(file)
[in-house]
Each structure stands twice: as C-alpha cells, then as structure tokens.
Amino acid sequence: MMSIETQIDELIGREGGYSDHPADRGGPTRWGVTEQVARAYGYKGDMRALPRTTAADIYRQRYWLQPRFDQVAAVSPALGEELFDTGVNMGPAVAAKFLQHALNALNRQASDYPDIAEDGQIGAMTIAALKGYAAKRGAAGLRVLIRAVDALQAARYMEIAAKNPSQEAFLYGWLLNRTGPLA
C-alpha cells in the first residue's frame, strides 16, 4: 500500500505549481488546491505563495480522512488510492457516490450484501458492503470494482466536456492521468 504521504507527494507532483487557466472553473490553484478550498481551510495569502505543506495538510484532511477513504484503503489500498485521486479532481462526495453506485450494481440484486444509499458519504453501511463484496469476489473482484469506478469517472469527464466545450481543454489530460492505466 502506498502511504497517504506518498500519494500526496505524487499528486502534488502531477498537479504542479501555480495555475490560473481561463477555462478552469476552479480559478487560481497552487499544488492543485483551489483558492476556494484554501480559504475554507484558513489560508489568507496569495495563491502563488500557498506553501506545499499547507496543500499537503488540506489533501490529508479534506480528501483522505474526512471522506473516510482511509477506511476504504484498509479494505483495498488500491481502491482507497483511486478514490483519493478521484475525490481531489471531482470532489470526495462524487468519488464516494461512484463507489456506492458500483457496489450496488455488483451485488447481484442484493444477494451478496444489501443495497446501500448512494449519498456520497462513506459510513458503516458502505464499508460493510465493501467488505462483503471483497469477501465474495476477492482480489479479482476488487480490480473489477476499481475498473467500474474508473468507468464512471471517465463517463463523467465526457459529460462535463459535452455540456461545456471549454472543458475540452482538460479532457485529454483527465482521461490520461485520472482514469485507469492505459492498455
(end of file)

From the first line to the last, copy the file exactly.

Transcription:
[in-house]
Each structure stands twice: as C-alpha cells, then as structure tokens.
Amino acid sequence: MMSIETQIDELIGREGGYSDHPADRGGPTRWGVTEQVARAYGYKGDMRALPRTTAADIYRQRYWLQPRFDQVAAVSPALGEELFDTGVNMGPAVAAKFLQHALNALNRQASDYPDIAEDGQIGAMTIAALKGYAAKRGAAGLRVLIRAVDALQAARYMEIAAKNPSQEAFLYGWLLNRTGPLA
C-alpha cells in the first residue's frame, strides 16, 4: 500500500505549481488546491505563495480522512488510492457516490450484501458492503470494482466536456492521468 504521504507527494507532483487557466472553473490553484478550498481551510495569502505543506495538510484532511477513504484503503489500498485521486479532481462526495453506485450494481440484486444509499458519504453501511463484496469476489473482484469506478469517472469527464466545450481543454489530460492505466 502506498502511504497517504506518498500519494500526496505524487499528486502534488502531477498537479504542479501555480495555475490560473481561463477555462478552469476552479480559478487560481497552487499544488492543485483551489483558492476556494484554501480559504475554507484558513489560508489568507496569495495563491502563488500557498506553501506545499499547507496543500499537503488540506489533501490529508479534506480528501483522505474526512471522506473516510482511509477506511476504504484498509479494505483495498488500491481502491482507497483511486478514490483519493478521484475525490481531489471531482470532489470526495462524487468519488464516494461512484463507489456506492458500483457496489450496488455488483451485488447481484442484493444477494451478496444489501443495497446501500448512494449519498456520497462513506459510513458503516458502505464499508460493510465493501467488505462483503471483497469477501465474495476477492482480489479479482476488487480490480473489477476499481475498473467500474474508473468507468464512471471517465463517463463523467465526457459529460462535463459535452455540456461545456471549454472543458475540452482538460479532457485529454483527465482521461490520461485520472482514469485507469492505459492498455